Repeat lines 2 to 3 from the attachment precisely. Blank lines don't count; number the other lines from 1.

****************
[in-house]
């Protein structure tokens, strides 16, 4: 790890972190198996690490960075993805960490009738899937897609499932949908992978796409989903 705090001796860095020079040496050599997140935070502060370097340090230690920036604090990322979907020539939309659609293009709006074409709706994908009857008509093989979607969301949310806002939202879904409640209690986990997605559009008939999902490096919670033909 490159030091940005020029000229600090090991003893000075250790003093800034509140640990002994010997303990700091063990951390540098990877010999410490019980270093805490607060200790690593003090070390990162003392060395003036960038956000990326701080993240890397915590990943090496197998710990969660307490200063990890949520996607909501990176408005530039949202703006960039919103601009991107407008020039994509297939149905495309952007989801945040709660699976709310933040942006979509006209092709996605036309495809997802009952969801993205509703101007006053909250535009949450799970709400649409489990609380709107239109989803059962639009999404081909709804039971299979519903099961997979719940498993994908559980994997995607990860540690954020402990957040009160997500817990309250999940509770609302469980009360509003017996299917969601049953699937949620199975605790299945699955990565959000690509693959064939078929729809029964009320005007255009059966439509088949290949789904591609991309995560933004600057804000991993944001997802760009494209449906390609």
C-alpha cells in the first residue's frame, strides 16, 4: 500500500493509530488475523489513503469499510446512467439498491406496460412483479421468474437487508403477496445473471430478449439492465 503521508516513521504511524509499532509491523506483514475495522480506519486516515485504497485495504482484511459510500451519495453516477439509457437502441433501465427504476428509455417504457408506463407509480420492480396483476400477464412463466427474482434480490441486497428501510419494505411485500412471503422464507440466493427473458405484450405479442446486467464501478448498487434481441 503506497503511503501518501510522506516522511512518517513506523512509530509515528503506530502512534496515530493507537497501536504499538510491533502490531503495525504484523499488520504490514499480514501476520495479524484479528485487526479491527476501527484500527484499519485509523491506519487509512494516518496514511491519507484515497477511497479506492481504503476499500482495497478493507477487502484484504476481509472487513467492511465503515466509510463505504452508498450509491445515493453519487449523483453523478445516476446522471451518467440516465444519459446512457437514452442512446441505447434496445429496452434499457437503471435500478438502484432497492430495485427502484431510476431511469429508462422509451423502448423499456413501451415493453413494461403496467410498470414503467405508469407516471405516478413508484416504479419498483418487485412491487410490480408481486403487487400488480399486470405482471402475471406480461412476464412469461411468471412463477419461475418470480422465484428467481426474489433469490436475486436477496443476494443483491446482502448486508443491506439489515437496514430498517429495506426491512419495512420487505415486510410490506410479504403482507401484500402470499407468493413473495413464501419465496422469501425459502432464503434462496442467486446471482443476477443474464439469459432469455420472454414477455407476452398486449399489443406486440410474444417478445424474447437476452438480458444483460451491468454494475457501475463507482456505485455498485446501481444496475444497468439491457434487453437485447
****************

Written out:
């Protein structure tokens, strides 16, 4: 790890972190198996690490960075993805960490009738899937897609499932949908992978796409989903 705090001796860095020079040496050599997140935070502060370097340090230690920036604090990322979907020539939309659609293009709006074409709706994908009857008509093989979607969301949310806002939202879904409640209690986990997605559009008939999902490096919670033909 490159030091940005020029000229600090090991003893000075250790003093800034509140640990002994010997303990700091063990951390540098990877010999410490019980270093805490607060200790690593003090070390990162003392060395003036960038956000990326701080993240890397915590990943090496197998710990969660307490200063990890949520996607909501990176408005530039949202703006960039919103601009991107407008020039994509297939149905495309952007989801945040709660699976709310933040942006979509006209092709996605036309495809997802009952969801993205509703101007006053909250535009949450799970709400649409489990609380709107239109989803059962639009999404081909709804039971299979519903099961997979719940498993994908559980994997995607990860540690954020402990957040009160997500817990309250999940509770609302469980009360509003017996299917969601049953699937949620199975605790299945699955990565959000690509693959064939078929729809029964009320005007255009059966439509088949290949789904591609991309995560933004600057804000991993944001997802760009494209449906390609």
C-alpha cells in the first residue's frame, strides 16, 4: 500500500493509530488475523489513503469499510446512467439498491406496460412483479421468474437487508403477496445473471430478449439492465 503521508516513521504511524509499532509491523506483514475495522480506519486516515485504497485495504482484511459510500451519495453516477439509457437502441433501465427504476428509455417504457408506463407509480420492480396483476400477464412463466427474482434480490441486497428501510419494505411485500412471503422464507440466493427473458405484450405479442446486467464501478448498487434481441 503506497503511503501518501510522506516522511512518517513506523512509530509515528503506530502512534496515530493507537497501536504499538510491533502490531503495525504484523499488520504490514499480514501476520495479524484479528485487526479491527476501527484500527484499519485509523491506519487509512494516518496514511491519507484515497477511497479506492481504503476499500482495497478493507477487502484484504476481509472487513467492511465503515466509510463505504452508498450509491445515493453519487449523483453523478445516476446522471451518467440516465444519459446512457437514452442512446441505447434496445429496452434499457437503471435500478438502484432497492430495485427502484431510476431511469429508462422509451423502448423499456413501451415493453413494461403496467410498470414503467405508469407516471405516478413508484416504479419498483418487485412491487410490480408481486403487487400488480399486470405482471402475471406480461412476464412469461411468471412463477419461475418470480422465484428467481426474489433469490436475486436477496443476494443483491446482502448486508443491506439489515437496514430498517429495506426491512419495512420487505415486510410490506410479504403482507401484500402470499407468493413473495413464501419465496422469501425459502432464503434462496442467486446471482443476477443474464439469459432469455420472454414477455407476452398486449399489443406486440410474444417478445424474447437476452438480458444483460451491468454494475457501475463507482456505485455498485446501481444496475444497468439491457434487453437485447